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Vancouver Citation Style Guide

About Vancouver Style

The Vancouver Style was first put forth by the International Committee of Medical Journal Editors in 1978 and has been adopted by biomedical publishers worldwide. It is used primarily in health sciences and medicine.  

Use the menu on the left to find citation examples for different types of resources.  

Note:  Presently there is not complete agreement among guides in citing electronic sources.  The examples in this guide are provided as a guideline.  Whichever format you follow, make sure that you are consistent throughout your work and consult your instructor about preferred conventions.   

In the Vancouver Style your references should:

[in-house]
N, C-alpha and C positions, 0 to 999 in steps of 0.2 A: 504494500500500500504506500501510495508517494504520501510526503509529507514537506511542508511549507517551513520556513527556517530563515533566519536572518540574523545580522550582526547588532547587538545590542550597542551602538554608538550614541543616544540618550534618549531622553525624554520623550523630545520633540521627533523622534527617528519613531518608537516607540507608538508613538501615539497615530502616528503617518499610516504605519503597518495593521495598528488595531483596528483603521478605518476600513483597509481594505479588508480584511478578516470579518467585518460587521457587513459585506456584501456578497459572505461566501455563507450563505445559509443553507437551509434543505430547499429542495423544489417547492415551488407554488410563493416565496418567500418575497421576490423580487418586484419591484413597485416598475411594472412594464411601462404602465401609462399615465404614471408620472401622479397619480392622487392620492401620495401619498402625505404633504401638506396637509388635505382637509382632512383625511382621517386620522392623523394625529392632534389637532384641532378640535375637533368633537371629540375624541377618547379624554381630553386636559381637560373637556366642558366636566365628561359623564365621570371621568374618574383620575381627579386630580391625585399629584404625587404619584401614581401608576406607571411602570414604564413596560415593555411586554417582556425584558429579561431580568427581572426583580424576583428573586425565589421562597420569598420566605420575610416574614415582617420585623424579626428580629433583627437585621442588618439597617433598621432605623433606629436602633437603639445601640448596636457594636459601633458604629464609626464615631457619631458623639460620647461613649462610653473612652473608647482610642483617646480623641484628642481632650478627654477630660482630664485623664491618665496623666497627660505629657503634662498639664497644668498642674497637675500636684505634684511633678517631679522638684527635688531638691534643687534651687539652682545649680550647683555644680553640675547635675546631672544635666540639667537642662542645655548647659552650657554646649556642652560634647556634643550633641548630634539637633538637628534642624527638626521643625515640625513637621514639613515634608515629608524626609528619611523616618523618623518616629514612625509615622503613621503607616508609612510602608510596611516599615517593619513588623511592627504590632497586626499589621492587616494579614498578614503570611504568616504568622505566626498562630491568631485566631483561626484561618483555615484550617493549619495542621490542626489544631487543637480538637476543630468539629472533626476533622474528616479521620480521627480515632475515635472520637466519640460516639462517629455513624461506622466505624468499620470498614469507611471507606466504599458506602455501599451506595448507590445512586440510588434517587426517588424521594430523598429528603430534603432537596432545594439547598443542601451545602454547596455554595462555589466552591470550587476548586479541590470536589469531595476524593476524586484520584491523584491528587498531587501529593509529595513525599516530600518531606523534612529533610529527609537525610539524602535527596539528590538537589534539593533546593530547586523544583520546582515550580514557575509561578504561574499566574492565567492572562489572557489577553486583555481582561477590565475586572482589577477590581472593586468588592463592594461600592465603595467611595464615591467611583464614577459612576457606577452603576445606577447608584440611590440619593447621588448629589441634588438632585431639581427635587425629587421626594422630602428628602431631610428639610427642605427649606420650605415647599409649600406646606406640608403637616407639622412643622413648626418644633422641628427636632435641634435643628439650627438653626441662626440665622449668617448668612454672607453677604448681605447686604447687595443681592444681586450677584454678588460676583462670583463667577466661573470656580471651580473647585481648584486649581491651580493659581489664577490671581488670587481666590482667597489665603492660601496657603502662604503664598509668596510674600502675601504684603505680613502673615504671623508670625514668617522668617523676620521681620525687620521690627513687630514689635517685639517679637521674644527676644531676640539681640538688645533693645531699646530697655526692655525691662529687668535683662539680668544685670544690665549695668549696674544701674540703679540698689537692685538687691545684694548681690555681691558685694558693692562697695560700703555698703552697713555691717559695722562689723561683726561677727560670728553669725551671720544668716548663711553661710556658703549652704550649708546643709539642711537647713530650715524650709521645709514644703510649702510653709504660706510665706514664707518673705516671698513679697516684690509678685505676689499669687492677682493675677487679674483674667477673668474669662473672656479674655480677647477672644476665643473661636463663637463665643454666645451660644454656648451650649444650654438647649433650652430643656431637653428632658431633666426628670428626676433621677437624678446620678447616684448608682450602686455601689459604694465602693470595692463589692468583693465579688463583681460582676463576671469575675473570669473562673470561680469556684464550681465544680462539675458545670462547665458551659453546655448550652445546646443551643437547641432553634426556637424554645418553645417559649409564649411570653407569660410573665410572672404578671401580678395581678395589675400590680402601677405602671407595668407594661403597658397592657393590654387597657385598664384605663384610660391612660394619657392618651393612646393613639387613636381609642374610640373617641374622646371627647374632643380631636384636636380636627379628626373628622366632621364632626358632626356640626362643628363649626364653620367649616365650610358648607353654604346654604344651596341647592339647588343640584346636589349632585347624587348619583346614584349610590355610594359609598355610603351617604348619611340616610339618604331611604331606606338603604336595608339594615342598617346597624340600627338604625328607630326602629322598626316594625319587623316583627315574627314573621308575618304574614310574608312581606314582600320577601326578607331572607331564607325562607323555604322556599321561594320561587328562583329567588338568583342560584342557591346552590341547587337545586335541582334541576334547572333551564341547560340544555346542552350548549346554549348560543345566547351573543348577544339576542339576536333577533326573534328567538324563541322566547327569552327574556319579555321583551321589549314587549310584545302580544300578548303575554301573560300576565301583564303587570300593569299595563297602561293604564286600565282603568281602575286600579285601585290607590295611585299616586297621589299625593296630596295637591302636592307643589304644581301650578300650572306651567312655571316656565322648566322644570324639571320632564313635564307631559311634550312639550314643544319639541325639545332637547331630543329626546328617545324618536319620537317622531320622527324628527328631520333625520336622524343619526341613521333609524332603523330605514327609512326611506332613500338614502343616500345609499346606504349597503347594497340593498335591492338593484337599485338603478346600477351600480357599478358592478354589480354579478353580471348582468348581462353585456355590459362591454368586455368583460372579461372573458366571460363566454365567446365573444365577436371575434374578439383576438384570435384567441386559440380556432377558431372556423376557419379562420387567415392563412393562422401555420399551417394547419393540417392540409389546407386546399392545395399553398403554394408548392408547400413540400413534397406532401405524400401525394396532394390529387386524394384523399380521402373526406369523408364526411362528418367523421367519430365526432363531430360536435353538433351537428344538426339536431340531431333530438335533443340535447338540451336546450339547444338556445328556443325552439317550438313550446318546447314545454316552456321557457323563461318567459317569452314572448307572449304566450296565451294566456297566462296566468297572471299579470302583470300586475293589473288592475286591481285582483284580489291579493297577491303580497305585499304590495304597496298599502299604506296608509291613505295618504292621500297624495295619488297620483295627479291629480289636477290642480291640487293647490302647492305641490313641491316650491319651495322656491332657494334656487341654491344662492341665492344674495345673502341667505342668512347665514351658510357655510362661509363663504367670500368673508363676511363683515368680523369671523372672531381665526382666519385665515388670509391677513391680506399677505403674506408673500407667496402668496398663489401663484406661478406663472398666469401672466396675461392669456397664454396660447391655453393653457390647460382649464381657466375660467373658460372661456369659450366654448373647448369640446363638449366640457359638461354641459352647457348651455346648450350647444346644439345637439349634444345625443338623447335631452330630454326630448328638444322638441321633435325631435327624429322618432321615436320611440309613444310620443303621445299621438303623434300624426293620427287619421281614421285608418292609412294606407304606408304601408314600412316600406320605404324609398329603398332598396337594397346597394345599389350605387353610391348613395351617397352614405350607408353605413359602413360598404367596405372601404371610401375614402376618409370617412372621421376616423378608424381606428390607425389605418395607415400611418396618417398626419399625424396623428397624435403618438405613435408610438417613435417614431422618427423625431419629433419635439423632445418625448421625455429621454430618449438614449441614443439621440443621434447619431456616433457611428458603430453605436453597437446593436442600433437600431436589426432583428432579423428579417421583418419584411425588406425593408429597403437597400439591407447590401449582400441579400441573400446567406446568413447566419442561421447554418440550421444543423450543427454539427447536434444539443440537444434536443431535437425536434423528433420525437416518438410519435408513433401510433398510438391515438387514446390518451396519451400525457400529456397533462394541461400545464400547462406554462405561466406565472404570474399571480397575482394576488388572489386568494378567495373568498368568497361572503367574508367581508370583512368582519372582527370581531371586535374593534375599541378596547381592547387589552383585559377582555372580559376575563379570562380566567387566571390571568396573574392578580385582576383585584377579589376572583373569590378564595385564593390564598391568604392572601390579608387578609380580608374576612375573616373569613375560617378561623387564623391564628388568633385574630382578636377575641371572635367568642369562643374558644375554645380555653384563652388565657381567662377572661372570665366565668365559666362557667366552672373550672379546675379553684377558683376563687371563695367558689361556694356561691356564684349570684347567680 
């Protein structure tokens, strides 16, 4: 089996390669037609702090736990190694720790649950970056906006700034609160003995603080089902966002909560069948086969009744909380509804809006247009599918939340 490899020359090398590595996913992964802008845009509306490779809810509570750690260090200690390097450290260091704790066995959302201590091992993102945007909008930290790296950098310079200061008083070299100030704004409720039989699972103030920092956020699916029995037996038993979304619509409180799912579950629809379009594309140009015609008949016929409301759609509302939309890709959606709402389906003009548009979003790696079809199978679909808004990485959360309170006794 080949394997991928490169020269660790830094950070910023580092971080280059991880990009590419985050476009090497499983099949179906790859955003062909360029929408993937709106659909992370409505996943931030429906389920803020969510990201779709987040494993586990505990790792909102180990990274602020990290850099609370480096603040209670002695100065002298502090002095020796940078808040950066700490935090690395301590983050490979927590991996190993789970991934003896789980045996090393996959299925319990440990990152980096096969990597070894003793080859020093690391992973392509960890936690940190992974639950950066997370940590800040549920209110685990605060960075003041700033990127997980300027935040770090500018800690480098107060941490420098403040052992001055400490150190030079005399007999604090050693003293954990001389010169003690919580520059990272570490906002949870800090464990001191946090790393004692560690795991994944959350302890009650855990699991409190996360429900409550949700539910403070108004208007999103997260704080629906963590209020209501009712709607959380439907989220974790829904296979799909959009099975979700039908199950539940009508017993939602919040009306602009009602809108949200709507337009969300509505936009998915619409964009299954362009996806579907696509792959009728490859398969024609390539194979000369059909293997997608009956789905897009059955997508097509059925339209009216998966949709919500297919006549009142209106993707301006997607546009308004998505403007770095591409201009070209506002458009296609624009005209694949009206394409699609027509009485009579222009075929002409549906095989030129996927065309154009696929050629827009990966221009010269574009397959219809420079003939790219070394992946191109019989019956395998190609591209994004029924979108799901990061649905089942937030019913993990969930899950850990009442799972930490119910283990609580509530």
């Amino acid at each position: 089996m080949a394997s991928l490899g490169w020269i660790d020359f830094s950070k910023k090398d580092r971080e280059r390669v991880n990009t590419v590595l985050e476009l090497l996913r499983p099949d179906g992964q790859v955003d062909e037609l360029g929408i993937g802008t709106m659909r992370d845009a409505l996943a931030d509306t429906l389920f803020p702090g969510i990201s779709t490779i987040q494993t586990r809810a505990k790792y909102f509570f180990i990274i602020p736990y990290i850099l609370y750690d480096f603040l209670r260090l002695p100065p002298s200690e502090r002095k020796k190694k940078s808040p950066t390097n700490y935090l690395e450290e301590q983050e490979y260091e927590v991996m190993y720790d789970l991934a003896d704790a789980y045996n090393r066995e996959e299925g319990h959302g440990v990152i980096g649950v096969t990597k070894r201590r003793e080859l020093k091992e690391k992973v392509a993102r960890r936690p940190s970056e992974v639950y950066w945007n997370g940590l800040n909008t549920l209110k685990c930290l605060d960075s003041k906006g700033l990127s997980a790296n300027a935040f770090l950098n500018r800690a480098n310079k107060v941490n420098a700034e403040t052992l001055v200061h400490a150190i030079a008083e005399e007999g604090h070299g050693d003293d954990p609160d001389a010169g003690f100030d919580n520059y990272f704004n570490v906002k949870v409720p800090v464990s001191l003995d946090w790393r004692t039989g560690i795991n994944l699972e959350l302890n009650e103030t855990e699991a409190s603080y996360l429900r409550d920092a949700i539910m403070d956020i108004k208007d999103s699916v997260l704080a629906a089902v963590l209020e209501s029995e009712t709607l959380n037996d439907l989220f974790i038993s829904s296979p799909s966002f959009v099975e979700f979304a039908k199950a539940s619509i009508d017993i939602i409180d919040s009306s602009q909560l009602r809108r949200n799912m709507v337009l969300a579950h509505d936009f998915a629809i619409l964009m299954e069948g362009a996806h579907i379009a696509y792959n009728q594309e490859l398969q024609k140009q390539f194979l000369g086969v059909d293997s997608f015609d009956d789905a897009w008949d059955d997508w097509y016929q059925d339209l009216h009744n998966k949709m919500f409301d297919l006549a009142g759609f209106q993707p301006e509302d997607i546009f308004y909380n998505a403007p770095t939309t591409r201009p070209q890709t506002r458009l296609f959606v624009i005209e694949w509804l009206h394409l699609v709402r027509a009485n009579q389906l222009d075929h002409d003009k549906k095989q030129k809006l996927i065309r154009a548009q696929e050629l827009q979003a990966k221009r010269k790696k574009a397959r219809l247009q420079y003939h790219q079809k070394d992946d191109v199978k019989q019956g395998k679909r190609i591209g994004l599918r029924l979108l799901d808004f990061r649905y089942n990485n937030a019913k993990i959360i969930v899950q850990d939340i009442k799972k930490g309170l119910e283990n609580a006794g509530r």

• be cited consecutively in the order in which they appear in your paper, presentation, poster, etc.
  • be identified in text by superscript Arabic numbers.
  • avoid including “personal communication” unless it provides essential information not available from a public source, in which case the name of the person and date of communication should be cited in parenthesis in the text, and the author should obtain written permission and confirmation of accuracy from the source of communication.
  • list all authors/editors when six or less; when seven or more, list the first three and add "et al."
  • list authors with surnames first followed by first and middle initials (if available).
  • abbreviate journal titles in the format found at the PubMed Journals Database.